Welcome to the Ryuko Maru wreck dive, located just 1.5 miles (2.4 km) from Koror, Palau. This dive site is perfect for intermediate to advanced level divers who are interested in exploring the remains of a Standard Type 1C 2500-ton Class Cargo Steamer ship that sank during World War II.

The Ryuko Maru is sitting upright in 100 feet (30 m) of water, with the deck at 80 feet (25 m) and the superstructure at 70 feet (21 m). The visibility varies at this site, with an average of 45-60 feet (15-20 m). However, the bottom of the bay is thick silt, which can quickly reduce visibility to 5 feet (1.5 m) if the tide is running.

To dive at the Ryuko Maru, you must have a Wreck Diver Certification if you plan to penetrate the wreck. This dive requires careful monitoring of bottom time and air consumption. However, there is no current at this site, making it a relatively easy dive for experienced divers.

The Ryuko Maru wreck is covered with extensive coral growth, including black coral bushes growing out of the rails, decks, and superstructures. You'll also find whip corals, hard coral, sponges, oysters, and other sessile growth covering the rest of the ship. This diverse marine life attracts a range of tropical fish such as rainbow runners, fusiliers, anthias, jacks, and lionfish, making it a fascinating underwater ecosystem to explore.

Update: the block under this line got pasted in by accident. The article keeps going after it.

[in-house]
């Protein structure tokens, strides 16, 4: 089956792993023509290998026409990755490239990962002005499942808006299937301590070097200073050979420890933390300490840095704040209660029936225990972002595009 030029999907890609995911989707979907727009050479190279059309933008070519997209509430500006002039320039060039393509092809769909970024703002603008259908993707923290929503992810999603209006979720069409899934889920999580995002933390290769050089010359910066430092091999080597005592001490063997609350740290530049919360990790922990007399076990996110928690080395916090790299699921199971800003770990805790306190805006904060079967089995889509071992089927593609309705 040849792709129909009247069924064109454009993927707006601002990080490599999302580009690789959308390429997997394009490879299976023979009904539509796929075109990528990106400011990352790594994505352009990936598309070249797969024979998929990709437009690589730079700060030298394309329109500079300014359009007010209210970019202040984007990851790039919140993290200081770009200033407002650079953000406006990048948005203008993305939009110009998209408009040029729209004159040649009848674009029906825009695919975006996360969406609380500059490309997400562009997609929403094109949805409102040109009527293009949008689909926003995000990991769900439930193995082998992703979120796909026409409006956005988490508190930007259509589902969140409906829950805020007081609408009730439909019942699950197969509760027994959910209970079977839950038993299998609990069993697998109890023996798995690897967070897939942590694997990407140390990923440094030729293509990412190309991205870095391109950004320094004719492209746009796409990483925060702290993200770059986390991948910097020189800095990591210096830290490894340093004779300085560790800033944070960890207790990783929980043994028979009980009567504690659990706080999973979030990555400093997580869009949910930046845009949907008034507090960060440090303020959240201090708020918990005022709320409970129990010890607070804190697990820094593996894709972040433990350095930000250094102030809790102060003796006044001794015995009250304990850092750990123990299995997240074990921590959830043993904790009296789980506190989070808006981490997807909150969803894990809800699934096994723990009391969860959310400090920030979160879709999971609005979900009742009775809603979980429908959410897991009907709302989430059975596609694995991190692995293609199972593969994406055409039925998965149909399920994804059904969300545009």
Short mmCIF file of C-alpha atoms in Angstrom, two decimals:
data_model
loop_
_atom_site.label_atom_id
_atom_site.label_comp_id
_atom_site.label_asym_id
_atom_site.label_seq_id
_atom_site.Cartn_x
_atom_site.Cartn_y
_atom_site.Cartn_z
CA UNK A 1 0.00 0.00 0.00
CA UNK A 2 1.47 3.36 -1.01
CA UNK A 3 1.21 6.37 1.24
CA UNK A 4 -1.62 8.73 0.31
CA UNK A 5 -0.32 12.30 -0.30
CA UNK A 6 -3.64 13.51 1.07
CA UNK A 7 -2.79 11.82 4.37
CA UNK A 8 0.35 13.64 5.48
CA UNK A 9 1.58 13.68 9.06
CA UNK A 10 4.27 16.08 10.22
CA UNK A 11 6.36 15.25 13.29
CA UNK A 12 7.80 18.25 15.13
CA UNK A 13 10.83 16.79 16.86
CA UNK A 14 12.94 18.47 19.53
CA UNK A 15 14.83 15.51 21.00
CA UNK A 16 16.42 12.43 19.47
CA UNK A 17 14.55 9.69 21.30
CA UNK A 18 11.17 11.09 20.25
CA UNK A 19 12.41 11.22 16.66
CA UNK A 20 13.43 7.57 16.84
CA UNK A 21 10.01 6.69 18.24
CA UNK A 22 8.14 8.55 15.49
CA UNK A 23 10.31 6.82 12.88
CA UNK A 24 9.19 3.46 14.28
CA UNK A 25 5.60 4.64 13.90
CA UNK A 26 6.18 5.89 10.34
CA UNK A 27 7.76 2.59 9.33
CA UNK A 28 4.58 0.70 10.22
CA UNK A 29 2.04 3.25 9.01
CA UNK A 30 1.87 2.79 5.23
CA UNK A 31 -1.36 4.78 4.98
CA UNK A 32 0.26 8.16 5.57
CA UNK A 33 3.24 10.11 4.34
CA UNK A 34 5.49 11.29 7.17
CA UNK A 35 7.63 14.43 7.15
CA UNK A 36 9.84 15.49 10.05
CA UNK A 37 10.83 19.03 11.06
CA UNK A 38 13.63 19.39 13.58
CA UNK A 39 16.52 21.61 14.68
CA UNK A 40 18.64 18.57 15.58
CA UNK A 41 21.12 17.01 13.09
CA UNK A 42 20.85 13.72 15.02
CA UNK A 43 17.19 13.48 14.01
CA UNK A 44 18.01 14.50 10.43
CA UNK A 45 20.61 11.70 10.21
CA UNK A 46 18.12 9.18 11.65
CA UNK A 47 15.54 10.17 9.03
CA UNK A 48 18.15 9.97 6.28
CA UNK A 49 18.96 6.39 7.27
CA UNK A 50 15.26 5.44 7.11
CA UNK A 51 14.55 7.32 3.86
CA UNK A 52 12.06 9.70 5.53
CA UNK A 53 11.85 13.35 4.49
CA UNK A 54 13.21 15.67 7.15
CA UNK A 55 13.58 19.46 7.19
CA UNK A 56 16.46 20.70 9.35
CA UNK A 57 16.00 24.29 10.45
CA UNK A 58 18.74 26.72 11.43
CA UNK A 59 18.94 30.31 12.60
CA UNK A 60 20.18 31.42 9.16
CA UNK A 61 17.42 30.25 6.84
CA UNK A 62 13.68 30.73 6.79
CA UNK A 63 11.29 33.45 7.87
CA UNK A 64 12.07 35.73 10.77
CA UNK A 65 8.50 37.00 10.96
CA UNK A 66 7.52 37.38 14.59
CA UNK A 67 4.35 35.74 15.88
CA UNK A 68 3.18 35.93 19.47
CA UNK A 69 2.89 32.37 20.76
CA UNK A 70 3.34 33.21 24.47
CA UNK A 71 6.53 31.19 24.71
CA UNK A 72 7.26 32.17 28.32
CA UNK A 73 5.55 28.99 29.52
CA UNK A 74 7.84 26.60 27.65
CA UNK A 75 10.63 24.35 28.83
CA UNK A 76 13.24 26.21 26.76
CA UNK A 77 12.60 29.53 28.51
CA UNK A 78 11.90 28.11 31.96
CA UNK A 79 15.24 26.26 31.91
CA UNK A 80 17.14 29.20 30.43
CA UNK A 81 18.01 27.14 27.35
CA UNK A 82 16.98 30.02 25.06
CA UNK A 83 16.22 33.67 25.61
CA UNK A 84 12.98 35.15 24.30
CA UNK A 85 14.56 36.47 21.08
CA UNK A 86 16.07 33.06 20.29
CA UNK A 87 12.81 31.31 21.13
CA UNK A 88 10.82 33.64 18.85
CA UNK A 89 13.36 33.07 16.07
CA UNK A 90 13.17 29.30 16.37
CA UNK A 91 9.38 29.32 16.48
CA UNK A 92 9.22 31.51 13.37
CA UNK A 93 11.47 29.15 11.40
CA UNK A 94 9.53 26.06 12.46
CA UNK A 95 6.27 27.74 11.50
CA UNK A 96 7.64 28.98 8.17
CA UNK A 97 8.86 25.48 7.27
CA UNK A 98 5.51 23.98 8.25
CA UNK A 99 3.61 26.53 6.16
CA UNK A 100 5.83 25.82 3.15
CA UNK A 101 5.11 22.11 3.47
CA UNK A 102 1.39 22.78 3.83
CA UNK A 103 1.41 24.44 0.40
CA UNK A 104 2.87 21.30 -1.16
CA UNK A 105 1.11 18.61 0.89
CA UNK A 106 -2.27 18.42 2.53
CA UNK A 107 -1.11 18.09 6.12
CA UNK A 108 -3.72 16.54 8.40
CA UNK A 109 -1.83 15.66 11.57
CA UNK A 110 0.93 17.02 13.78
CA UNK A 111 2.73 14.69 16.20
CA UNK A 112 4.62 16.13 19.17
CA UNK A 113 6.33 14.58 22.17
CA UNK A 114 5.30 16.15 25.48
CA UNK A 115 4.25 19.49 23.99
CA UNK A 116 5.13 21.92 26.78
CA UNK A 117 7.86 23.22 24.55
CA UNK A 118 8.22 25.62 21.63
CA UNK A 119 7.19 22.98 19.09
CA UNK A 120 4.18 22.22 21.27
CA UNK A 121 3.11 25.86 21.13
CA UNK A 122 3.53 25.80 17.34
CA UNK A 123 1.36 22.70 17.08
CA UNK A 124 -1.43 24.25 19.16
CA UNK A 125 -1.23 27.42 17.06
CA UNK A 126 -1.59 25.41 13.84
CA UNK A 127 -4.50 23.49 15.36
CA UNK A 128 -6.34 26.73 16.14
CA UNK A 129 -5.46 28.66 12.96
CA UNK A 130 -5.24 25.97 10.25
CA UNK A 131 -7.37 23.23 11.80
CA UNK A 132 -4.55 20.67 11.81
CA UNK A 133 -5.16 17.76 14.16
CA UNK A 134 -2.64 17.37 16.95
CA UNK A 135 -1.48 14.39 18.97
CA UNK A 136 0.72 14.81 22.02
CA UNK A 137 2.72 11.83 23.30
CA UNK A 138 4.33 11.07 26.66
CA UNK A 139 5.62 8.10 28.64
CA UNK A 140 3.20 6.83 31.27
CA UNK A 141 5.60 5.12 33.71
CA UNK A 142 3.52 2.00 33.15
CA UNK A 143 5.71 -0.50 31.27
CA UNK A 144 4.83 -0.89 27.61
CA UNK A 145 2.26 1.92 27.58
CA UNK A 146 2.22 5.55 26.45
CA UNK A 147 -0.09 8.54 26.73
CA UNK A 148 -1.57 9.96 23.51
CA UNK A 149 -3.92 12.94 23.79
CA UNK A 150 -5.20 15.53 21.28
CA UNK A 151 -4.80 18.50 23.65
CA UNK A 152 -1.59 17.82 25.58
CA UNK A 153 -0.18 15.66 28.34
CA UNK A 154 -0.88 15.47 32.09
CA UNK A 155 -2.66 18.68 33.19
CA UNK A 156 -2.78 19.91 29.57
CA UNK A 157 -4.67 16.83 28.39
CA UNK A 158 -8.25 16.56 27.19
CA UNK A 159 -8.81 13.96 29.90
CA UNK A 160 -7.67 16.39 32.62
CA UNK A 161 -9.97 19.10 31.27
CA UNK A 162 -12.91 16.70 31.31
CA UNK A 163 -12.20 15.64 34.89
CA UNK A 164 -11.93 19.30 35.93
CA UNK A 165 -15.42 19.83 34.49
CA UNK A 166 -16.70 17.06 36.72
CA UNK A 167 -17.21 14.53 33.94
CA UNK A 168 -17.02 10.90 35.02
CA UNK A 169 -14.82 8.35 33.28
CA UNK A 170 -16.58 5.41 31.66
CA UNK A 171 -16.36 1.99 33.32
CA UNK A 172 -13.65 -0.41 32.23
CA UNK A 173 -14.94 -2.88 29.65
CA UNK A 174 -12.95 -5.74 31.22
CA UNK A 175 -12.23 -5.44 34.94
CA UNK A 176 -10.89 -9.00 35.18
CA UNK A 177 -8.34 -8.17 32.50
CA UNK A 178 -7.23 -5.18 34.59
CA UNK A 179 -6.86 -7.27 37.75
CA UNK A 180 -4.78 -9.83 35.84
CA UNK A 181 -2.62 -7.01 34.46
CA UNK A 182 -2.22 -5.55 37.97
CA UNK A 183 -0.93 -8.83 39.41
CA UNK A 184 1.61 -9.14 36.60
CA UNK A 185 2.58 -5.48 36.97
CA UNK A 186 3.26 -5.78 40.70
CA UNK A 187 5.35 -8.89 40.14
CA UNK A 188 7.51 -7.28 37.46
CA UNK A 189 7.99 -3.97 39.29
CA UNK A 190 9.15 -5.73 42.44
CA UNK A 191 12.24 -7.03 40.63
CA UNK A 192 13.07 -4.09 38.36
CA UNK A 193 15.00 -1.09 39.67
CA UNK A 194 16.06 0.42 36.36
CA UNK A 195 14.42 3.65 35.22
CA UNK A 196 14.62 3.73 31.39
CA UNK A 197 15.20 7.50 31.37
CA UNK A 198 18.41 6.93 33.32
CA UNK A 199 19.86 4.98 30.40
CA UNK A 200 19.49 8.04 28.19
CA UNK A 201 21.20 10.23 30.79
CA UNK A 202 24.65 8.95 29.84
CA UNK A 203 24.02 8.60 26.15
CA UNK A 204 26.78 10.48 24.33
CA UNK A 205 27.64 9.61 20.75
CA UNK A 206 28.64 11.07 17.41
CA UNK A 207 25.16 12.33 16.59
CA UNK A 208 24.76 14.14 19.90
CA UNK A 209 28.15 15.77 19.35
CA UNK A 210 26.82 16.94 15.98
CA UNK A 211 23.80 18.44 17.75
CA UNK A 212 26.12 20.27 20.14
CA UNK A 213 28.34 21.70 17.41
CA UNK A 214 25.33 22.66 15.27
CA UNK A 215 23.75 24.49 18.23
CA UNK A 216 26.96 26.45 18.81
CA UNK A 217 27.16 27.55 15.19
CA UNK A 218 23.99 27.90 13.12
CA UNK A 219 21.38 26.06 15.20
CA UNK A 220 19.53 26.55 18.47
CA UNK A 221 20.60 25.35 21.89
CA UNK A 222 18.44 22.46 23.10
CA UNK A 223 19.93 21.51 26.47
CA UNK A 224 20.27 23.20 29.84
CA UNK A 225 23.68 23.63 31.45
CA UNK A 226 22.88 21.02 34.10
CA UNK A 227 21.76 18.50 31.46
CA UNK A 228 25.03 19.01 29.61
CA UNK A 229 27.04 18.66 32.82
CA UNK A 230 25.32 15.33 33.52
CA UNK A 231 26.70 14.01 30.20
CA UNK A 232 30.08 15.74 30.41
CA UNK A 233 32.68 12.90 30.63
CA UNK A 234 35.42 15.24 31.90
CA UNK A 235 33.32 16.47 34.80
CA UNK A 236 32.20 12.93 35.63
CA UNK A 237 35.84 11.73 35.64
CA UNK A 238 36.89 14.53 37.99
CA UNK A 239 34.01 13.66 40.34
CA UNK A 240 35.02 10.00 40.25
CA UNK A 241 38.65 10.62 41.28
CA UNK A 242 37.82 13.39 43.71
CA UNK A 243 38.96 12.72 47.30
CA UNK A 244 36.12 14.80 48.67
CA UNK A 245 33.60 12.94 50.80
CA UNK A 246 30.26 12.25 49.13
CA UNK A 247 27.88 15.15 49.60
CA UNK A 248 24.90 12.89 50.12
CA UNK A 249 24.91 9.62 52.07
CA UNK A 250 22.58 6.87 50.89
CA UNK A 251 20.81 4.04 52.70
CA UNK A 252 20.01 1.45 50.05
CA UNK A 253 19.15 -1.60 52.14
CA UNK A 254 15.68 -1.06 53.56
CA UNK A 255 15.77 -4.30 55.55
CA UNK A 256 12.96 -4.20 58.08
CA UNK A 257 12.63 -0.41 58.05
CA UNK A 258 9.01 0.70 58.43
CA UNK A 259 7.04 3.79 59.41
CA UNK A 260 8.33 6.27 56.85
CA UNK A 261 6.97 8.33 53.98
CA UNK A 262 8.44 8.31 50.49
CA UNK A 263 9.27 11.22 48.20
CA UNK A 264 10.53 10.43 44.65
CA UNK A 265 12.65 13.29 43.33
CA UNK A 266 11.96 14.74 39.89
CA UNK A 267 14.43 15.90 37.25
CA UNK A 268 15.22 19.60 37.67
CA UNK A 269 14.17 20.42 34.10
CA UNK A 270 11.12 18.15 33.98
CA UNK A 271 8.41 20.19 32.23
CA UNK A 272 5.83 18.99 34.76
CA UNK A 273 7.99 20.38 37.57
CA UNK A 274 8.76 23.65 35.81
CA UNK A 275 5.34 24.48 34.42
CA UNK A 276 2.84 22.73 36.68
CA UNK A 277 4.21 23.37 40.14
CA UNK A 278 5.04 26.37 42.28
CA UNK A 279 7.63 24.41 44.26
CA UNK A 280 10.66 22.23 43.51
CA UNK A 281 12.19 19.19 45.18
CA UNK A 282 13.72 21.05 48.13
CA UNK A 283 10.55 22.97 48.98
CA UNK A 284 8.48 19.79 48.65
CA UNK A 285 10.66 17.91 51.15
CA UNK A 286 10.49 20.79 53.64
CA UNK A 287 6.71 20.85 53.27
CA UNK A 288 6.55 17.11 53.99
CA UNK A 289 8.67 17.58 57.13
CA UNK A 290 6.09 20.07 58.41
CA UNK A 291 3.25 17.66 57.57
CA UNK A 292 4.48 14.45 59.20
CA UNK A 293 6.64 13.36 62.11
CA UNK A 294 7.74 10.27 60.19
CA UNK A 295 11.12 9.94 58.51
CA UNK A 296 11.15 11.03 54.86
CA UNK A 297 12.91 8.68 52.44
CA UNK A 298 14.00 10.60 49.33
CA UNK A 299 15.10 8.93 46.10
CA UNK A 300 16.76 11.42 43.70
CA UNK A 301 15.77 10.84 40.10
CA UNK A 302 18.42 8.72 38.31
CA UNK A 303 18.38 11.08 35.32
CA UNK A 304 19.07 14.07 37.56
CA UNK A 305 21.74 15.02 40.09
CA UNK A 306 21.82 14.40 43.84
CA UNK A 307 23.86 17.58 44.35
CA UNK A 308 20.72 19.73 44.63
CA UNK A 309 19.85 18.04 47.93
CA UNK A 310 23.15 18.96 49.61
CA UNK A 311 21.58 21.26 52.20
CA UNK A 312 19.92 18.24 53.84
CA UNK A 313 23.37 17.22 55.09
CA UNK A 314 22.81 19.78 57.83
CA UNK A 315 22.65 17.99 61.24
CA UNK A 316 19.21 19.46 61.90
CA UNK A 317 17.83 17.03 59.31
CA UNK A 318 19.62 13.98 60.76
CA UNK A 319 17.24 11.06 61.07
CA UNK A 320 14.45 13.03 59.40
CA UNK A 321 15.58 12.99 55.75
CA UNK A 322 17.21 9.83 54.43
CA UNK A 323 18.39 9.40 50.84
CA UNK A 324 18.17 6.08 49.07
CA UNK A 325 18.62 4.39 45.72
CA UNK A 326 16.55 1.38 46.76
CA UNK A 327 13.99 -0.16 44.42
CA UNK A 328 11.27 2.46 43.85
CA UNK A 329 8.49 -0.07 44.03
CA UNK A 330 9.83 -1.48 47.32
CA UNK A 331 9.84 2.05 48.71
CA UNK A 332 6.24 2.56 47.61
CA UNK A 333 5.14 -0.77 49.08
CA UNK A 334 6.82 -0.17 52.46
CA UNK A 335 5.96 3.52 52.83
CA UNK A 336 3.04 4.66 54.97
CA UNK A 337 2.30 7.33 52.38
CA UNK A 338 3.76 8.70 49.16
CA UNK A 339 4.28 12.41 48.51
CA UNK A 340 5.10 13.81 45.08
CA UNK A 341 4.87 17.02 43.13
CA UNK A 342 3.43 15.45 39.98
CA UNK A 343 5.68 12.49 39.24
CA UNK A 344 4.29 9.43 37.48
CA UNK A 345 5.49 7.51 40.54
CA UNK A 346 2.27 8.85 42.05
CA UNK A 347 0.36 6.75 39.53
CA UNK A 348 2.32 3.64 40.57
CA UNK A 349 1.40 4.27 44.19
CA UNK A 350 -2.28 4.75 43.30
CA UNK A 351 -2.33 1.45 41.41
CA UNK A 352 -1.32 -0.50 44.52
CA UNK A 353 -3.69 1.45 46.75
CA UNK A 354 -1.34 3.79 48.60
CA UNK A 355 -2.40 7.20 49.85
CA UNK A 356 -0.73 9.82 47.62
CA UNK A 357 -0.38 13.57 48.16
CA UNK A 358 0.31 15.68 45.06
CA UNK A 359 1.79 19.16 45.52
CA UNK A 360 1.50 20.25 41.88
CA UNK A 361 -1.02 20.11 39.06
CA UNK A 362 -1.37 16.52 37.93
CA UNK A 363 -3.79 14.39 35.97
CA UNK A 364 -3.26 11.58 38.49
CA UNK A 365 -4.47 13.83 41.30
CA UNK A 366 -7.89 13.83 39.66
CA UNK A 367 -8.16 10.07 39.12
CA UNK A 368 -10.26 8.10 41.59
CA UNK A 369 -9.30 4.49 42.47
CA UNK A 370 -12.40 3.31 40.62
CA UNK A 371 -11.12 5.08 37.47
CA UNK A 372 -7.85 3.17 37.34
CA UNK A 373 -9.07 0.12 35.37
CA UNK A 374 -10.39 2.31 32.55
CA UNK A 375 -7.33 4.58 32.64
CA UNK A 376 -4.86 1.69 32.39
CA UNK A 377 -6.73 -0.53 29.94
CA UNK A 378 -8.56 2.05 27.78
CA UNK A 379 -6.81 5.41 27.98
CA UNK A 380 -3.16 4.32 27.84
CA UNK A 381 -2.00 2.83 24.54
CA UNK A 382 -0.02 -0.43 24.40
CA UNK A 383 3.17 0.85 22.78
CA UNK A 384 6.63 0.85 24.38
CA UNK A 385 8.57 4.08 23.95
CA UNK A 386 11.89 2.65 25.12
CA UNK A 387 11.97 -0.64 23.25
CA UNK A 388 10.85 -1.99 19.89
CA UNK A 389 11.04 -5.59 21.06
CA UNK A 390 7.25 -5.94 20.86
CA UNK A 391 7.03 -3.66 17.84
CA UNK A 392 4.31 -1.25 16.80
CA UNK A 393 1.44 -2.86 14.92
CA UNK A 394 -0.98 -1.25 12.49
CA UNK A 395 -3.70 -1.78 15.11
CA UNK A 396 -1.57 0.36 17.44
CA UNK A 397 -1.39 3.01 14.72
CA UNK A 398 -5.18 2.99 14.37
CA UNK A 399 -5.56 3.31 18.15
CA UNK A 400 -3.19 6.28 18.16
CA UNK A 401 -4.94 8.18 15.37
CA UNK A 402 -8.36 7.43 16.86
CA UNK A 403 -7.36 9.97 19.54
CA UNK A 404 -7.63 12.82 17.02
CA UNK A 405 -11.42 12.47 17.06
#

underwater photo of a batfish in front of the mast of a wreck in Palau

Divers can enter the forecastle with ease, but the sediment is very thick and easily stirred up. Cargo holds one and two are empty and can be entered, but the sediment is thick here too. The amidships area features two gun mounts, one of which has fallen down to the deck, and the other rests on the flying bridge. Cargo hold three and four have no dividing bulkhead, allowing divers to swim between them under the mast house. The poop deck is in fairly good shape and allows access to the steering compartment.

Aside from its historical significance as a cargo steamer ship during World War II, the Ryuko Maru is also notable for being tracked by U.S. codebreakers as she departed Chuuk for Palau, carrying survivors from the Tatsuha Maru and a load of ammunition.

In summary, the Ryuko Maru wreck dive is a must-visit site for experienced divers interested in exploring a fascinating piece of World War II history while immersing themselves in a diverse and thriving marine ecosystem.